Charter schools may face new era of opposition to funding

school busAfter a quarter-century of explosive increases in California, charter schools experienced all-time lows in growth the last two school years. And charters may also be facing an era of much harsher treatment from school boards allied with teachers unions who more than ever see charters as taking away resources that should go to conventional schools.

That was many education observers’ takeaway this week from the Los Angeles Unified School Board’s decision to approve a local moratorium on approvals of new charters until their impact on the state’s largest district is freshly assessed. District leaders had agreed to pass the resolution as part of their deal with United Teachers Los Angeles to end a strike that shut LAUSD schools for six days earlier last month.

Charters are privately operated public schools that hope to attract students from regular schools with their freedom to follow different teaching regimens. Some also offer specialized language or academic programs. Most are non-union.

From 1992 to 2016, charter schools went from zero students to more than 600,000 – about 10 percent of total K-12 students in California. The last two years, however, there was less than 2 percent growth in the number of total charters for the first time.

Charters initially faced brisk opposition from the California Teachers Association and the California Federation of Teachers, which had heavy influence in many districts thanks to the board members that union local chapters helped elect.

But in 2000, California voters approved Proposition 39 related to school financing. One provision requires that “school districts make available to all charter schools operating in their school district … facilities that will sufficiently accommodate all of the charter’s in-district students, and that facilities be ‘reasonably equivalent’ to other classrooms, buildings, or facilities in the district,” according to the state Department of Education page outlining how school districts should comply with the state law.

CalSTRS bailout spurs scrum for limited resources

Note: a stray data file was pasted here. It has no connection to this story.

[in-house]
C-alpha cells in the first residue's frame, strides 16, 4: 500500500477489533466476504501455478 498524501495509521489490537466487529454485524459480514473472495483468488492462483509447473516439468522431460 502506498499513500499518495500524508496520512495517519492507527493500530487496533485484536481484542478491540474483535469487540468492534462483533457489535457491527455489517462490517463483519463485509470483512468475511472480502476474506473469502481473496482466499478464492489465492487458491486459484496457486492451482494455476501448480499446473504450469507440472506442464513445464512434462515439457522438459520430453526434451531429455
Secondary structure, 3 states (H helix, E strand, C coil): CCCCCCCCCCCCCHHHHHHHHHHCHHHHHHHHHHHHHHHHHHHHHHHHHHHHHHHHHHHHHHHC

Proposition 39 gave charters a potent tool to fight attempts to block them, leading to something of a cease-fire from unions. But the passage in 2014 of the California State Teachers’ Retirement System bailout not only isn’t having the effect of stabilizing school finances that some hoped, it’s created a more intense battle for district resources than ever.

Under the bailout, total contributions to CalSTRS will nearly double from 2013-14 to 2020-21 as hikes are phased in. But districts are required to contribute 70 percent of the new money – or close to $4 billion when the phase-in ends. Even with two more contribution hikes awaiting in 2019-20 and 2020-21, many districts across the state are already struggling to make their budgets balance.

That list starts with L.A. Unified, whose board was warned by the Los Angeles County Office of Education that the district couldn’t afford the two retroactive 3 percent raises it gave teachers to end the strike. The county office raised the possibility that the district’s finances could be so broken by 2020-21 that it could be subject to an outside takeover based on a state law requiring districts maintain minimum reserves.

L.A. Unified leaders hope to get the state Legislature to provide more funding for next school year. But the L.A. teachers union also wants the district to stop providing so much funding to the district’s 225 charters, which teach 112,000 of the district’s 486,000 students.

The wild card in a new cold war between teachers unions and charters is Gov. Gavin Newsom. While he has often praised charter schools as an important part of public education, he said while campaigning last year that he would sign legislation “requiring charter schools to be more transparent with their finances and operations and to adhere to stricter conflict of interest rules on their governing boards,” according to the EdSource website.

Charter school critics see this as an obvious response to the messy finances and scandals seen in some charters. Charter advocates see it as an ominous first step toward rolling back the charter movement. They backed former Los Angeles Mayor Antonio Villaraigosa in the 2018 governor’s race.

This article was originally published by CalWatchdog.com